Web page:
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India's census fights caste system with technology

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Someday soon a man in a pressed cotton shirt and tie will arrive in Gayriawas, India.

This is an uncommon sight in the rural village with its dry fields. It's not very often that government officials come to visit.

Babu Dhula, a 57-year-old grandmother will watch as the man makes his way from door to door, spending time in each house. At hers, he will ask the same questions as everyone else. Personal questions - name, address, family details.

According the government office that sent him, these measures will create a better life for Dhula. As part of the 2011 census, they are issuing identity cards to each Indian citizen over the age of 15.

The official says this is an important first step in alleviating India's extreme poverty. For others though, it's the country's engrained caste system - a question left out of the census for the first time - that really keeps citizens from accessing services meant for the poor.

Dhula, like most of India's poorest, was born in this rural village far from the government-run hospitals. That means there is no official record of her birth. Across India, people without identification are forced to pay bribes to a local official in charge of distributing government services like the Below Poverty Line Card.

Dhula has heard of this card before. With it, she could get 25 kilograms of rice per month, one kilogram of sugar and 5¬ to 10 litres of kerosene oil - but she can't afford to pay the bribe.

"What happens when there is a lack of identity is that people are not able to verify who they are," said Nandan Nilekani, Chairman of the Unique Identification Authority of India, during the launch of the UIDAI project. "Because they cannot verify who they are, they cannot...get on a BPL list. If they are not on a BPL list, they are not able to access the ration card."

The issuing of identity cards - complete with photographs, fingerprints and iris scans - is a valiant effort. But while it may help alleviate poverty in urban areas, it misses a key aspect of Dhula's identity that is still very much alive in the country.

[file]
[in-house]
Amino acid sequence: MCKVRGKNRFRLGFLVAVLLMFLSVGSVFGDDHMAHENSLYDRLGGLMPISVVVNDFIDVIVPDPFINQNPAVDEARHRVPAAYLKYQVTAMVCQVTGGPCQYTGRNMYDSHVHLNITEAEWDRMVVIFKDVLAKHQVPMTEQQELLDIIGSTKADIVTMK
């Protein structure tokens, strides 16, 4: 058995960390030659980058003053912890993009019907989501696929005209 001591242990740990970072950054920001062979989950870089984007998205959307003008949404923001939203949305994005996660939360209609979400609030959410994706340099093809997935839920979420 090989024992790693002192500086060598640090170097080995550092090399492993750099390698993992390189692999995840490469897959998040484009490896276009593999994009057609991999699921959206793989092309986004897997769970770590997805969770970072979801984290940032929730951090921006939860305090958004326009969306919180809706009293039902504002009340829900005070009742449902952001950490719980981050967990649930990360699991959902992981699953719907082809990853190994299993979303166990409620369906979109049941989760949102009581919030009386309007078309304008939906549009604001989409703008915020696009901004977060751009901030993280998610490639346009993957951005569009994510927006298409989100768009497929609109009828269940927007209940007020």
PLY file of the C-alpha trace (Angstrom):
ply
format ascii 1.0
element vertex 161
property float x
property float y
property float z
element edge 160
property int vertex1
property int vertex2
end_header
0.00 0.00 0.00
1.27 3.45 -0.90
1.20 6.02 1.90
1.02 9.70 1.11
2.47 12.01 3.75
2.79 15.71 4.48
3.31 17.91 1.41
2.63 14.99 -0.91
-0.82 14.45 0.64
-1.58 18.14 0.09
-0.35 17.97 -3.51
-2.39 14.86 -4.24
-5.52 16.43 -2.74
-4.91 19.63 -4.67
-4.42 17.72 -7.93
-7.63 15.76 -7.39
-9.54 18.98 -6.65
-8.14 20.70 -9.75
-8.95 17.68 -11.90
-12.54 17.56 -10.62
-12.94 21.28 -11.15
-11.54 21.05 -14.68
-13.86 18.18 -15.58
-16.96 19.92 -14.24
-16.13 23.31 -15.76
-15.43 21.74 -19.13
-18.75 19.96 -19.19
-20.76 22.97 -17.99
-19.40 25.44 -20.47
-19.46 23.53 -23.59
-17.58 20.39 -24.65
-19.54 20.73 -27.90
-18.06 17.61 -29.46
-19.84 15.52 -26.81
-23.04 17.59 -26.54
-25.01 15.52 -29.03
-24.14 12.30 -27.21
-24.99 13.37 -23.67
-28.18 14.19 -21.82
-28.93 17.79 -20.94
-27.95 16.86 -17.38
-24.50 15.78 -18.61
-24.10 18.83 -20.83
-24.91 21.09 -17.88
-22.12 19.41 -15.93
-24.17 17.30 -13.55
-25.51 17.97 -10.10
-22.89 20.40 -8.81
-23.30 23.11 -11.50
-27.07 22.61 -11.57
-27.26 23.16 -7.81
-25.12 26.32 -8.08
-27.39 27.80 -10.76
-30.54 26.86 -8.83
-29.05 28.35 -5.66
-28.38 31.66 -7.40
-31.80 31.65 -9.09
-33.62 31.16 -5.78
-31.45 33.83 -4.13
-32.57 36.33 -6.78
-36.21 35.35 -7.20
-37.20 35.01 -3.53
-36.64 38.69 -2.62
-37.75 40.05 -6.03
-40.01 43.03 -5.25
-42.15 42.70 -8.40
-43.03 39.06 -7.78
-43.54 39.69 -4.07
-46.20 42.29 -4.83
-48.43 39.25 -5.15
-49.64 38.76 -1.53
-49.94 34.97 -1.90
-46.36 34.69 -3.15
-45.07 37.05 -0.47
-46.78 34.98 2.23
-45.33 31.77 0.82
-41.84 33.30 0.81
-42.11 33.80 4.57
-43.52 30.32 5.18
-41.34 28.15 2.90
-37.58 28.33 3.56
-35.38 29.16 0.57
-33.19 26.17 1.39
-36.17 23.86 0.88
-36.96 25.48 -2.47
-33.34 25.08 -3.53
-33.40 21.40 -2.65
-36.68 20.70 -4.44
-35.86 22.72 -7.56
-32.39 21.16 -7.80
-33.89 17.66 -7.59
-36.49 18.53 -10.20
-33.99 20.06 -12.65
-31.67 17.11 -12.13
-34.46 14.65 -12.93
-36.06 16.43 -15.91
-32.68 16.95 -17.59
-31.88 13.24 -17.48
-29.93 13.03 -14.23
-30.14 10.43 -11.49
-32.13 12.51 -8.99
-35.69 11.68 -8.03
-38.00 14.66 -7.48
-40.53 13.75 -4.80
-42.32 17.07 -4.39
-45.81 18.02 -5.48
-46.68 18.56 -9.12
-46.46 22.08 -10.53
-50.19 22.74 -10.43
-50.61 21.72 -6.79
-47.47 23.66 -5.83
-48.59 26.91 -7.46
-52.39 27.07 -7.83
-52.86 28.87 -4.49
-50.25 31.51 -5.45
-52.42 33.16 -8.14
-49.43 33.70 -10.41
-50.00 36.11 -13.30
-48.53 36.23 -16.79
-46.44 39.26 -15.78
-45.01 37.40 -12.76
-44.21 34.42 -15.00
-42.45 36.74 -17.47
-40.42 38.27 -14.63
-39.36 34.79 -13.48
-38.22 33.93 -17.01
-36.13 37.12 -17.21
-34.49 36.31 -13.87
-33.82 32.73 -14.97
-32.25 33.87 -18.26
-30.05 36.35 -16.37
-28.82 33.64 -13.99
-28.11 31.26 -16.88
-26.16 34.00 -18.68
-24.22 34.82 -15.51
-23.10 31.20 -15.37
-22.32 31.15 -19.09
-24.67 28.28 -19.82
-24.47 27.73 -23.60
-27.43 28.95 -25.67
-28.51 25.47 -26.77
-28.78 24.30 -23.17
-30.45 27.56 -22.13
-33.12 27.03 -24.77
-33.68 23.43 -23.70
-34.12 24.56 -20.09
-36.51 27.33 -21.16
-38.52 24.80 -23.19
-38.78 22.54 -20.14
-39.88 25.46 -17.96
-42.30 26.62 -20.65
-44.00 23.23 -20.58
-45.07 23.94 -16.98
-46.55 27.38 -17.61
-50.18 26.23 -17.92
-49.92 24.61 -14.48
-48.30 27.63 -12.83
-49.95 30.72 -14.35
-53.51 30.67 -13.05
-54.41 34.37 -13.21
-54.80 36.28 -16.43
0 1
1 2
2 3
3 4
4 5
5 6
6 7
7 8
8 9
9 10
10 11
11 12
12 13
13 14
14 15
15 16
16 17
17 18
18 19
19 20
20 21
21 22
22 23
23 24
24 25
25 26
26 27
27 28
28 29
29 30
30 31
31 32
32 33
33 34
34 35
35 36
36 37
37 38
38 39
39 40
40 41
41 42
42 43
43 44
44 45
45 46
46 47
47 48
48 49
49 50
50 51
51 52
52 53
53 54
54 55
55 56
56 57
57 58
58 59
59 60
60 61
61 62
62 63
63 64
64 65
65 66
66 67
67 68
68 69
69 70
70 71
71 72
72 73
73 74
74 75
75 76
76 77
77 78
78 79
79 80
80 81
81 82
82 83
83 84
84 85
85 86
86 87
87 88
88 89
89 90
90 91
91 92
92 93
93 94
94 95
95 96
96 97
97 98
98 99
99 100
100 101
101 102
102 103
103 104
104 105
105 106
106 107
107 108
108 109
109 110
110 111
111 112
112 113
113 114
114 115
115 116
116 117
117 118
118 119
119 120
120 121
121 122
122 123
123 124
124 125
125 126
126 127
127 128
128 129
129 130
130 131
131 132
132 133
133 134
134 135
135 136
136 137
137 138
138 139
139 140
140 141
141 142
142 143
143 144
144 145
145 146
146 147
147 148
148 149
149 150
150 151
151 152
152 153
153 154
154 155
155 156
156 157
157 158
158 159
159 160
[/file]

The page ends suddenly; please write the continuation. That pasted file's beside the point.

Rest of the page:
Dhula is gayri - a member of a low-ranking caste in India's abolished yet underlying social system.

The system, which has roots in Hinduism, defines people based on occupation, culture and socio-economic status. They have virtually died out in the cities. In Gayriawas, it's stil very much a part of Dhula's life.

In Gayriawas, the official in charge of BPL cards is also part of a higher caste. In this position of power, he may still demand a bribe, with or without Dhula's identification.

The census is rightly attempting to identify individuals outside of a predefined group and move towards a casteless society. And, Nilekani is very much correct is in his assertion, "Technology has gone from being seen as something forbidding to something that is empowering."

Focusing on technology is a step forward in redefining identity. By rejecting this longstanding system, the government is sending an important message that caste discrimination has no place in India's future.

But, identity cards only address half the problem in rural India.

On top of taking photographs and asking questions, what the government official needs to see is that lack of identity is only part of what keeps India is the grip of extreme poverty. By extending this advanced technology to water projects that nourish the dry land or alternative income projects that help Dhula collect an income, then we can truly find her way around the caste system and help create a new national, social and individual identity for India.

But, for the moment, no matter what her new identification card says, Dhula is still gayri.